In his book of this name, Jonathan Lear depicts the plight of the Crow as they lost their traditional locus as plains Indians and as their ancestral narrative of a peoples lost grip. Without a vibrant story of their past and future, the Crow lost all sense of identity. They had been peoples who shared a tribal, defining narrative. Now, as Lear interviews the remaining leaders it turns out that the prevailing sense is they are without bearings, without a shared sense of past and future, no longer a people.
This is the background of what Lear calls Radical Hope.
Despite utter loss of bearings, of a sense of shared past and expected future, individual Crow may muster a radical hope that survival is an option. Not knowing what that future will be, knowing only that it won’t be a continuation of the past, they must survive with a hope unhinged from any knowable future. Rather than drop into despair and unmitigated extinction, Radical Hope can be a survival power as surviving former Crow move into an unknown.
This is relevant to the present pandemic.
The “new normal” after the pandemic subsides will not have a rough resemblance to life as we knew it before the pandemic. BC, before Corina. It’s not just that more workers will work from home (which will impact transportation industries from car sales to train service). We’ll have new patterns of care for the elderly, of communal worship, of unemployment insurance, of hugging and grieving.
No one knows what these patterns will be like. Hence the the necessity, at this juncture, of Radical Hope.
From the most recent Hedgehog Review:
If social pathologies like the restive pursuit of wealth begin to lose their grip some ideas and practices could simply become unintelligible while others become possible. Ignoring one’s neighbors could start to feel absurd. Failing to recognize the equal worth of the disabled, the sick or the unemployed may seem abhorrent. Denying the interconnectedness of our health will be out of step with reality. The parameters for virtue and shame could be refashioned, and the prospects for new standards for both will be heightened.
We are confronting the transformation of a culture that was already fragile and, in some senses, broken; the virtues attached to social roles, already under strain, are being scrambled. What it means to be an excellent citizen, parent, teacher, employer, banker, journalist, politician or intellectual was perhaps never certain but now even the pretense of solidity is giving way.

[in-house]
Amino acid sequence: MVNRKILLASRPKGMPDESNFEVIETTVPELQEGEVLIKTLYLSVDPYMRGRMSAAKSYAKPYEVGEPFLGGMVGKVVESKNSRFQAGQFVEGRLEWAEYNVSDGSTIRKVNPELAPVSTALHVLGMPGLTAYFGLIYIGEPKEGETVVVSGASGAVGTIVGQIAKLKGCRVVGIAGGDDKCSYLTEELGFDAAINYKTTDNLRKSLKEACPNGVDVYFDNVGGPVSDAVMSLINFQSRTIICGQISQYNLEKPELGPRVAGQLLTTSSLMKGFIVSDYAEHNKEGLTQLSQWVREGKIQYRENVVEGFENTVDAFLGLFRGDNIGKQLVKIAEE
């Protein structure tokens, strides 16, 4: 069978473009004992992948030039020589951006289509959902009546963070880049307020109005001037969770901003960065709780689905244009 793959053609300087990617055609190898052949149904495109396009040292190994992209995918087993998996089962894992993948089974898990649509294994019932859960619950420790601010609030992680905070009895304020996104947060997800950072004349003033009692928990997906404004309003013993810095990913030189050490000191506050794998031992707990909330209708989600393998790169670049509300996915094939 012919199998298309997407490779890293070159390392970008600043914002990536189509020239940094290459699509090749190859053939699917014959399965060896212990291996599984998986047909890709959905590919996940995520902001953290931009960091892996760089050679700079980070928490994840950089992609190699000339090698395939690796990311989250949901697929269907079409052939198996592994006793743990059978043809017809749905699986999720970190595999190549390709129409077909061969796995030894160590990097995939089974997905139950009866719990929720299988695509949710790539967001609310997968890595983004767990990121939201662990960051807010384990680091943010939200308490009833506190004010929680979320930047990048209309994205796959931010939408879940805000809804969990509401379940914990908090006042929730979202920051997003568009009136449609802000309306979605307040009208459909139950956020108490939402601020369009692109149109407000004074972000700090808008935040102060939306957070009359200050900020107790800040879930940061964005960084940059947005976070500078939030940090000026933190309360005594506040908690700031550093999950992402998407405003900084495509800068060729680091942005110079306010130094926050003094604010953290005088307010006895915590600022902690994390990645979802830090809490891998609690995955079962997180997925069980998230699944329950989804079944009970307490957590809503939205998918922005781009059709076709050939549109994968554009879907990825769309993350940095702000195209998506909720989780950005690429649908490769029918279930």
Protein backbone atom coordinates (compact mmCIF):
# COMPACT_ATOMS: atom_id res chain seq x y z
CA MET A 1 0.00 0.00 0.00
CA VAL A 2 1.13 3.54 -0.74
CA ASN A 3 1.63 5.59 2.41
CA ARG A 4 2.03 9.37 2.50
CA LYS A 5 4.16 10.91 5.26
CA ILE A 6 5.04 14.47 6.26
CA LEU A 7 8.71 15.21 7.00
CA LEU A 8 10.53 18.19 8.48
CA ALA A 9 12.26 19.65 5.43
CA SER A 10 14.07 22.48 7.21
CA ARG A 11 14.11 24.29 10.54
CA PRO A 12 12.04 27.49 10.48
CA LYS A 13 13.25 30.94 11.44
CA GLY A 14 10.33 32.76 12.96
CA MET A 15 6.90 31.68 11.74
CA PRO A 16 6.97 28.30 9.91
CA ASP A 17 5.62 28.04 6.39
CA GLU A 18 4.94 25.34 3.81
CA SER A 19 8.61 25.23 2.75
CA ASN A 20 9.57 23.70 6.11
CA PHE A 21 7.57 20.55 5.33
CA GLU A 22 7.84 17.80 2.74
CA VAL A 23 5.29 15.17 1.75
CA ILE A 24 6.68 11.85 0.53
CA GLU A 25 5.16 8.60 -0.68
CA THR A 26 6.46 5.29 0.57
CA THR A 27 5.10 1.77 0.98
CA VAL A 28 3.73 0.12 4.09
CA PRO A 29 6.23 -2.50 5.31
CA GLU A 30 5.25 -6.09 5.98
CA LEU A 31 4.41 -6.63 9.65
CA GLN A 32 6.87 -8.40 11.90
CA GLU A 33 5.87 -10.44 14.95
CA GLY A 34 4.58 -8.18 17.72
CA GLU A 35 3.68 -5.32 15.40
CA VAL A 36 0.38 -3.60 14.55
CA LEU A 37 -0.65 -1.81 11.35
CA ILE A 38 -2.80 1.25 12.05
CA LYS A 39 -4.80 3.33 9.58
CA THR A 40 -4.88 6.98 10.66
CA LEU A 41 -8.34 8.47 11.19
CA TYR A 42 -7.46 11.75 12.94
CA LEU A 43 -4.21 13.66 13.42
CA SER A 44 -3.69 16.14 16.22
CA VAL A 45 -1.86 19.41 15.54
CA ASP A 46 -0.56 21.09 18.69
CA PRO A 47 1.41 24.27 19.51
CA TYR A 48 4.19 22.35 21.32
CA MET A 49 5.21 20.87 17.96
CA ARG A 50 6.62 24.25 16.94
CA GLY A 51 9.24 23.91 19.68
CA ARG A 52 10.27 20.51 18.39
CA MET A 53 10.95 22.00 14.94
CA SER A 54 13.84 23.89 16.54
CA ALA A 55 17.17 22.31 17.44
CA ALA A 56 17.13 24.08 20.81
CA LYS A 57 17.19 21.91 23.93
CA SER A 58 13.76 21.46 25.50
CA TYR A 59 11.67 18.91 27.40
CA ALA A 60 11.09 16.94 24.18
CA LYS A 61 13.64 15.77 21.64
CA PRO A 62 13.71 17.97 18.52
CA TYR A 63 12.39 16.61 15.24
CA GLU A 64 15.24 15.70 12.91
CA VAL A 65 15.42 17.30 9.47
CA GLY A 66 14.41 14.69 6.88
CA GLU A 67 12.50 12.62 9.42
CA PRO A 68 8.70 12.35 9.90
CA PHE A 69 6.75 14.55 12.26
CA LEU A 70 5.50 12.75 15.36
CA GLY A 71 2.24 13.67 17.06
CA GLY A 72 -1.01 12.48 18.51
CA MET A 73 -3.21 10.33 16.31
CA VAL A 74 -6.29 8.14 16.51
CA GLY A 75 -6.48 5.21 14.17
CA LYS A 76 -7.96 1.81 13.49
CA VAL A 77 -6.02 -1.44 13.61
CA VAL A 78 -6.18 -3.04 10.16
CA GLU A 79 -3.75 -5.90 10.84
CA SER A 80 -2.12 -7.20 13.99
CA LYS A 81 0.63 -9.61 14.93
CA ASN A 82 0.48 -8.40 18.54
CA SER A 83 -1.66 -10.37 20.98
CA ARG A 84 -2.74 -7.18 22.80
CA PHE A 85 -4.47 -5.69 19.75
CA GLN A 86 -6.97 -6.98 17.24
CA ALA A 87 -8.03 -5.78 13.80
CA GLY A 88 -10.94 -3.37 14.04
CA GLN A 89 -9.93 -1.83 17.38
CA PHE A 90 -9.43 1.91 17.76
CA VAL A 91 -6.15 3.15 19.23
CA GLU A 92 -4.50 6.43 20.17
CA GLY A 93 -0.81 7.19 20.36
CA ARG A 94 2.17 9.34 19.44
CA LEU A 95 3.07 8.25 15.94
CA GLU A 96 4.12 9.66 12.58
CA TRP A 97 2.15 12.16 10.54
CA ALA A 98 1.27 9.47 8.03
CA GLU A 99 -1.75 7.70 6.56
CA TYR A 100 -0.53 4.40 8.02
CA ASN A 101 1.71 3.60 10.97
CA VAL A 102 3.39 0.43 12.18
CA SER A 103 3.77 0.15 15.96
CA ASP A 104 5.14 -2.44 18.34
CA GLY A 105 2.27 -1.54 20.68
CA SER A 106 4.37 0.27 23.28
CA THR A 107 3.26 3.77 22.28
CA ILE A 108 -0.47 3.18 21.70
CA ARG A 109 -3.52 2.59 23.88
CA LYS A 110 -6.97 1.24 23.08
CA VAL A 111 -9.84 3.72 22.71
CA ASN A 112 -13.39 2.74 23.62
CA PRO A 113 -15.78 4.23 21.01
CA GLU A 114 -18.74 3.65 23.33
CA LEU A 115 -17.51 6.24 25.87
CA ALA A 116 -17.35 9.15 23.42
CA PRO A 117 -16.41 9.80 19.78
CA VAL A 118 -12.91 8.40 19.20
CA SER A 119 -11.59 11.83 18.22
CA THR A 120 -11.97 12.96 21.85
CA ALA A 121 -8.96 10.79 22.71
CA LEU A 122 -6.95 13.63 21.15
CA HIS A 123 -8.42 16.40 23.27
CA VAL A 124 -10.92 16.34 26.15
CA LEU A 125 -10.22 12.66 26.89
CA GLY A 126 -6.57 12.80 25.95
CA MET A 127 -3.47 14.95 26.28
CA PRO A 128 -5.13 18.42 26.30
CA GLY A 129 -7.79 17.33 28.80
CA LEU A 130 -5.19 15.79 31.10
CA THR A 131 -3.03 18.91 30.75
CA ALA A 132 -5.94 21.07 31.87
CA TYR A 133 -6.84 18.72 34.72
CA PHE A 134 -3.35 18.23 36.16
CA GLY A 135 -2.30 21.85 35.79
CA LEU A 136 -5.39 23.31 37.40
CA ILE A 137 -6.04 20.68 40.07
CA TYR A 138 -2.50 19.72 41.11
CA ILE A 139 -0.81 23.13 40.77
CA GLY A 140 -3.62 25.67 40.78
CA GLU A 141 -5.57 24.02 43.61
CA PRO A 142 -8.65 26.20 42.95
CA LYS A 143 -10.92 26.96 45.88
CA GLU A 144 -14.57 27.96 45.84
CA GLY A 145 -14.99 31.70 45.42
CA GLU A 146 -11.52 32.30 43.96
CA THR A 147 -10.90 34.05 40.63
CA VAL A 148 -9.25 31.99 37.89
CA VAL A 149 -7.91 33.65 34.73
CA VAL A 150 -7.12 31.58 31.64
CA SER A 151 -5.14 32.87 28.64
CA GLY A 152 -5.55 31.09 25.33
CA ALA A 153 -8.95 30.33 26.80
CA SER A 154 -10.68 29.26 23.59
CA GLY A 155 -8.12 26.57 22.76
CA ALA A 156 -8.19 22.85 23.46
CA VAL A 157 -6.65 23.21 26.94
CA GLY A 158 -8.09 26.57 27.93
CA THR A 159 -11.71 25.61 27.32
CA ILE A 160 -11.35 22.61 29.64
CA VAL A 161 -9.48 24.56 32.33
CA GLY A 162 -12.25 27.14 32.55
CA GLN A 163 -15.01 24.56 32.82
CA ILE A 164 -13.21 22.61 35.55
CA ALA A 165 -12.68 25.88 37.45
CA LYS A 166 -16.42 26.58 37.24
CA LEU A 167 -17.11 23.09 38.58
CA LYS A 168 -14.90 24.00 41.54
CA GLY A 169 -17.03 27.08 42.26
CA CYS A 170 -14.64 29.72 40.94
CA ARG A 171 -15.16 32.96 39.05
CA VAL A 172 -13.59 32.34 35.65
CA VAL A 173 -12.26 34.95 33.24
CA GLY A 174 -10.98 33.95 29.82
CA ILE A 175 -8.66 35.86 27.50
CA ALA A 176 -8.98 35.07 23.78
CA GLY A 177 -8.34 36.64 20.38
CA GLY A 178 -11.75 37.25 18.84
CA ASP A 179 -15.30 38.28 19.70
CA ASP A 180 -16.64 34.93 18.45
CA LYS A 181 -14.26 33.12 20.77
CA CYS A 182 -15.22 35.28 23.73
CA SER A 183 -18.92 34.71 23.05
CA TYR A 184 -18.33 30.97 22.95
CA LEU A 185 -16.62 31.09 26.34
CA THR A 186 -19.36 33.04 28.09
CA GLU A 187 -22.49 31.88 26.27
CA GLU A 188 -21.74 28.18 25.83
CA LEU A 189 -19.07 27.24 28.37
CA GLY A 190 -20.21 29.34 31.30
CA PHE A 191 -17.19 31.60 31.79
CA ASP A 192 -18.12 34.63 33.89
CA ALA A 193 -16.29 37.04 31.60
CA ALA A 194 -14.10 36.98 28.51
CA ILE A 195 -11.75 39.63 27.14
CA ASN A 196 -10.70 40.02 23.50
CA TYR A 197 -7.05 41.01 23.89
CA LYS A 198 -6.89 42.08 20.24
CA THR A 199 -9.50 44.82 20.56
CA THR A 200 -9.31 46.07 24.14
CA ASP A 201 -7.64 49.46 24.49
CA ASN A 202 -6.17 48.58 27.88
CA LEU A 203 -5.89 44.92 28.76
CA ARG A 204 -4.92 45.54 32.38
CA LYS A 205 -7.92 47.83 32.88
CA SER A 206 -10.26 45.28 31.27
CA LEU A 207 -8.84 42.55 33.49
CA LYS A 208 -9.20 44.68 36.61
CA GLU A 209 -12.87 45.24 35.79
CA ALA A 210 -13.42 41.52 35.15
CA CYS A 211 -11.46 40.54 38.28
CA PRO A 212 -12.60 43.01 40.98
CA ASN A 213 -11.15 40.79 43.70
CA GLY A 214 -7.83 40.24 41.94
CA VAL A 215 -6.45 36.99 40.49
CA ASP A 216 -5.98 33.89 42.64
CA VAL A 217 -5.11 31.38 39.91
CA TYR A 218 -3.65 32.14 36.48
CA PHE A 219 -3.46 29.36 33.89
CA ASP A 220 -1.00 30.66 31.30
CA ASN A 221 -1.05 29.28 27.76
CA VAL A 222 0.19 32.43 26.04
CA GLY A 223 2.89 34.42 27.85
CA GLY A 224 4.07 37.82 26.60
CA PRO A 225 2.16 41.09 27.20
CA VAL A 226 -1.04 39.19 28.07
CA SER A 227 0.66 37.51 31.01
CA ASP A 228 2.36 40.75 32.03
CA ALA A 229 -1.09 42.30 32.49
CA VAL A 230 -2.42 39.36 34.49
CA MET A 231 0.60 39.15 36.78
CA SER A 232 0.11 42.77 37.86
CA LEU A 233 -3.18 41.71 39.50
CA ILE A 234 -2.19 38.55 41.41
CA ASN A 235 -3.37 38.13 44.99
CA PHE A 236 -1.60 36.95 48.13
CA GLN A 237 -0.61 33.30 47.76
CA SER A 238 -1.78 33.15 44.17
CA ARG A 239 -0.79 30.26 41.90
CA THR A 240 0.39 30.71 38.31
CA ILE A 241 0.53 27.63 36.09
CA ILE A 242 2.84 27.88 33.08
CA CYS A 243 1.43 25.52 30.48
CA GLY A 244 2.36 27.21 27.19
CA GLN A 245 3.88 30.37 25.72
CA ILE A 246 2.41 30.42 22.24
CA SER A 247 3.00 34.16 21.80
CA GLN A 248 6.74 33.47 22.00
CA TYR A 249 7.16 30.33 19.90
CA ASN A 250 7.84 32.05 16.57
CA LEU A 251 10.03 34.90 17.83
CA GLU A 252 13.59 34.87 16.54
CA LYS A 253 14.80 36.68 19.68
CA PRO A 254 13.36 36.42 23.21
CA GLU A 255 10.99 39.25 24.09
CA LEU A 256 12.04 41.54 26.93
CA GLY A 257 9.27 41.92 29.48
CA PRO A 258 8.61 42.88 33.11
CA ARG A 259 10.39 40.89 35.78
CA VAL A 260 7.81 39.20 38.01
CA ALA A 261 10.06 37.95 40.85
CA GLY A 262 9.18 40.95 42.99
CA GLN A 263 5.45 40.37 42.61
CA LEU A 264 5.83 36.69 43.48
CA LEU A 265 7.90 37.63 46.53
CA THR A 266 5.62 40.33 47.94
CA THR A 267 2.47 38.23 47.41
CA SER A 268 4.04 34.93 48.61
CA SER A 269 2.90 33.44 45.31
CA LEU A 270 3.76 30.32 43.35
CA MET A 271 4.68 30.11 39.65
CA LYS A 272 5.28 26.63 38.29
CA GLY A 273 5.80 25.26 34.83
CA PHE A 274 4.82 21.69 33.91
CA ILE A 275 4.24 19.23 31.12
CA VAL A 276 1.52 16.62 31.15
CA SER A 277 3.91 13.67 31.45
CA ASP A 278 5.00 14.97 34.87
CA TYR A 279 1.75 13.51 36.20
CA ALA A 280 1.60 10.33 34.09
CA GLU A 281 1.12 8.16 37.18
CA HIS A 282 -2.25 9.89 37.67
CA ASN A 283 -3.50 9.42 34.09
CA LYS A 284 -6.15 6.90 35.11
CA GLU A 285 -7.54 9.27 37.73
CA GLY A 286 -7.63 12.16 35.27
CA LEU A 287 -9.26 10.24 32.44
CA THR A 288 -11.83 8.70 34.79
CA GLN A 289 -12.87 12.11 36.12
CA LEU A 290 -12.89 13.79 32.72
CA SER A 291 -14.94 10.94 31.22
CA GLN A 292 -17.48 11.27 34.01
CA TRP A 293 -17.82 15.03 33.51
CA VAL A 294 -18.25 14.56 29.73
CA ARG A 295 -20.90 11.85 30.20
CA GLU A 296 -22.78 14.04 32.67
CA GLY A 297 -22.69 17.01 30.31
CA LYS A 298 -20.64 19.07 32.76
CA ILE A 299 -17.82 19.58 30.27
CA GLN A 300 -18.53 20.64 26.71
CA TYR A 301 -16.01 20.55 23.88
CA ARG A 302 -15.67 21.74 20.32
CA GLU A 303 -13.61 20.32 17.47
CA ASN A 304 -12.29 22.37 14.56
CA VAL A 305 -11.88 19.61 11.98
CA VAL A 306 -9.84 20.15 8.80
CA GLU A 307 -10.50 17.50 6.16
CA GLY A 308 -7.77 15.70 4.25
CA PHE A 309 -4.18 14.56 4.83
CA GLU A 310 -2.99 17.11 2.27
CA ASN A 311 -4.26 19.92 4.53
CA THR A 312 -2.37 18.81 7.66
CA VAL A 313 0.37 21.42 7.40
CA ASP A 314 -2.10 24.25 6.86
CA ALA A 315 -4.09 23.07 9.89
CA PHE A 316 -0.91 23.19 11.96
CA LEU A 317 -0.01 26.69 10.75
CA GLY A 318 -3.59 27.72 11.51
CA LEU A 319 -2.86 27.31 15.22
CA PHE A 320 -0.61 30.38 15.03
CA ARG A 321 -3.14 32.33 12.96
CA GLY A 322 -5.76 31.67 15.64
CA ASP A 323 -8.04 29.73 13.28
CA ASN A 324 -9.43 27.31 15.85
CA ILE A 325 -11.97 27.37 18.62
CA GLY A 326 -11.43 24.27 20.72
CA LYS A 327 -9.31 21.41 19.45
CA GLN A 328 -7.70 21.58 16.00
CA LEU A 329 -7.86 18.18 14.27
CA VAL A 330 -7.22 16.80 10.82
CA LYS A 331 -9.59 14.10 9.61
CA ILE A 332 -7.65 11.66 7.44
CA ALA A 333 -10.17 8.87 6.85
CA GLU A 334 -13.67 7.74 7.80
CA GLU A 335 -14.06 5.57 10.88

Those who excelled in the collapsing way of life may be the least prepared to cope with the new. As standards of courage, honor, integrity and esteem are recast, those who have clung to fraternity, compassion and justice may find themselves ascendant. For most of us, the challenge will be to respond humbly enough to discover abandoned virtues.
For the Crow, the necessary extension of practical reason was spurred by enigmatic dreams and oracles. As Lear writes, “Precisely because they are about to endure a historical rupture, the detailed texture of life on the other side has to be beyond their ken. In the face of such a cultural challenge, dreaming provides an unusual resource. It enables the dreamers to imagine a radically new future without becoming too detailed about what this future will be.” The source has to transcend the crumbling context because the latter no longer offers suitable answers. Lacking a concrete conception of the future good life, we need “commitment to the idea that the goodness of the world transcends one’s limited and vulnerable attempts to understand it.”
Radical hope anticipates a good for which those who have hope as yet lack the concepts to understand it.” It is hope that clings to the prospect of flourishing again.